wrong with that. But we also don’t think there’s anything wrong for others
to point out these individuals do have attachments that shape how they think
about the Middle East and how they think about American policy in that
region. And we see nothing wrong with saying that the views they think are
in our best interests might not be in America’s best interest of that of
Now, before I sum up, I want to make just a couple of
quick comments about the public reaction to our article. When we wrote it,
John and I knew it was likely to be controversial. We were disappointed that
much of the reaction consisted of attacks on our characters or on extraneous
issues rather than on a serious discussion of our main arguments. As I said
before, we really didn’t say anything that was all that controversial, that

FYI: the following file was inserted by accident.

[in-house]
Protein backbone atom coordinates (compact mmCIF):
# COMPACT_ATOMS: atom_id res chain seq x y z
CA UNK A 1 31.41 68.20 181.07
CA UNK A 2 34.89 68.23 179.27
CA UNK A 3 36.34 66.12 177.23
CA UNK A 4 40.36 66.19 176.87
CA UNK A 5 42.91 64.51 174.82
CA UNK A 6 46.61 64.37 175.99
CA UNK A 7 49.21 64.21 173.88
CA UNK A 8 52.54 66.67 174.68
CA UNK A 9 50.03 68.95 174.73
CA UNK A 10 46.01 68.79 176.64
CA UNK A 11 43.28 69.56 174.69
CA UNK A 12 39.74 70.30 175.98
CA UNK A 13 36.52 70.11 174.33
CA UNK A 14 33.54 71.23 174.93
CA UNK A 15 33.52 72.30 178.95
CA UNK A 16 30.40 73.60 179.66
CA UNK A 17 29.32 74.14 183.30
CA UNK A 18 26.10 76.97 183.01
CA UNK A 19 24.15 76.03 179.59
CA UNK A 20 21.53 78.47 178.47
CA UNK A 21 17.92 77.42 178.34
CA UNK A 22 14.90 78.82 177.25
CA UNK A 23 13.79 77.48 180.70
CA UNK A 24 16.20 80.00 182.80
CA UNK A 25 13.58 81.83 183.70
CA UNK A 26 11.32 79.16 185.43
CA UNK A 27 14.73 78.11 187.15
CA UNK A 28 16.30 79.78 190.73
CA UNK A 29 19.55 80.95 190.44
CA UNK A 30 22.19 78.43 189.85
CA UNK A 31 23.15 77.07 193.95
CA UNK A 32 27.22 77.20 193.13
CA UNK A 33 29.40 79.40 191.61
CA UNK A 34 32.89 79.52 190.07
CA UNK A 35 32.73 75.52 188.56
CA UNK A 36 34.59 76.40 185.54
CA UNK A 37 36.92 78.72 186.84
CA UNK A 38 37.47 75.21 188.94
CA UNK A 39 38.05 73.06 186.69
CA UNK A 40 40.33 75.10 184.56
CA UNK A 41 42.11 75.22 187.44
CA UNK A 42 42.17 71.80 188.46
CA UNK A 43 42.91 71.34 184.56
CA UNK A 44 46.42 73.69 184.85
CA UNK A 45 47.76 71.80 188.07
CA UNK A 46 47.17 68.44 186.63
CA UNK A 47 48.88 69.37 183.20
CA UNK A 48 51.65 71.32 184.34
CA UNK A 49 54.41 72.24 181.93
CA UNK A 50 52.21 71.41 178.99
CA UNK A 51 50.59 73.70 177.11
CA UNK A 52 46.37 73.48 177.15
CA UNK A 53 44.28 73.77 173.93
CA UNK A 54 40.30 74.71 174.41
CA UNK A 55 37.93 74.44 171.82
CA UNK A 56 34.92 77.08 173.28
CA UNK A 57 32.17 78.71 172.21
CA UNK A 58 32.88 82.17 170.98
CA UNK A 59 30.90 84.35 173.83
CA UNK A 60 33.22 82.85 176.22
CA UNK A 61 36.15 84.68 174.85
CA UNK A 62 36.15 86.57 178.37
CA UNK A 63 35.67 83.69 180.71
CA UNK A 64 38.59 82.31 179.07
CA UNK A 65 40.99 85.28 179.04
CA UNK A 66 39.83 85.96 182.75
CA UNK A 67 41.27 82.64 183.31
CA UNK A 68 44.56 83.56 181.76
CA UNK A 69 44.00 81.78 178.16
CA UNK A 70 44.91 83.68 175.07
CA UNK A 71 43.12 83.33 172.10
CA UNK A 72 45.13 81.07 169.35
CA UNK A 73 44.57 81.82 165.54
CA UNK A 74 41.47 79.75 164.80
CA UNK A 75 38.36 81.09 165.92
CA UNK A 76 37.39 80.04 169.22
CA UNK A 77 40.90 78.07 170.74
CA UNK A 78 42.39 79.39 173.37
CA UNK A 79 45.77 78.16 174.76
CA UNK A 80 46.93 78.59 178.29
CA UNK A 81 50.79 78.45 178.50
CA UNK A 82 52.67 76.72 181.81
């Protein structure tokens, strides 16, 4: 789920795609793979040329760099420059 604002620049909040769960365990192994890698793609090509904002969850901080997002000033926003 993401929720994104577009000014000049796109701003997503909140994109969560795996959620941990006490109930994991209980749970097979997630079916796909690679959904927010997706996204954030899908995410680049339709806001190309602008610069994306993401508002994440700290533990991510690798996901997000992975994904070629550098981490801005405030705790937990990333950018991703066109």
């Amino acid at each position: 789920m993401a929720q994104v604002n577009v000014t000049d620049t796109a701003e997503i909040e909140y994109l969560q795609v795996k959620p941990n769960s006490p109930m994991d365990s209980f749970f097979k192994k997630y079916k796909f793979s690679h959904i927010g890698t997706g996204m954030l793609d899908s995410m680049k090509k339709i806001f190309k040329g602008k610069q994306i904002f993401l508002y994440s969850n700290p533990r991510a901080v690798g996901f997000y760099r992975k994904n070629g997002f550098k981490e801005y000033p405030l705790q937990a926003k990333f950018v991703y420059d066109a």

wasn’t common knowledge inside the Beltway. And if you’ve looked carefully
at our paper, you’ll note that most of our analysis relies on
"controversial" sources like The New York Times, The Washington Post, The
Wall Street Journal, Ha’aretz and Forward. As I noted, again, Washington
insiders in both parties are well aware of the influence that the lobby has.
And so it wasn’t what we said, it was rather that two card-carrying members
of the mainstream foreign policy establishment with rather impeccable, even
boring, middle-of-the road credentials and absolutely no trace of an
anti-Semitic history, attitudes or behavior finally pointed out the elephant
in the room.
So what happened? Well, there were the predictable
accusations that we were anti-Semites and various attempts to smear us by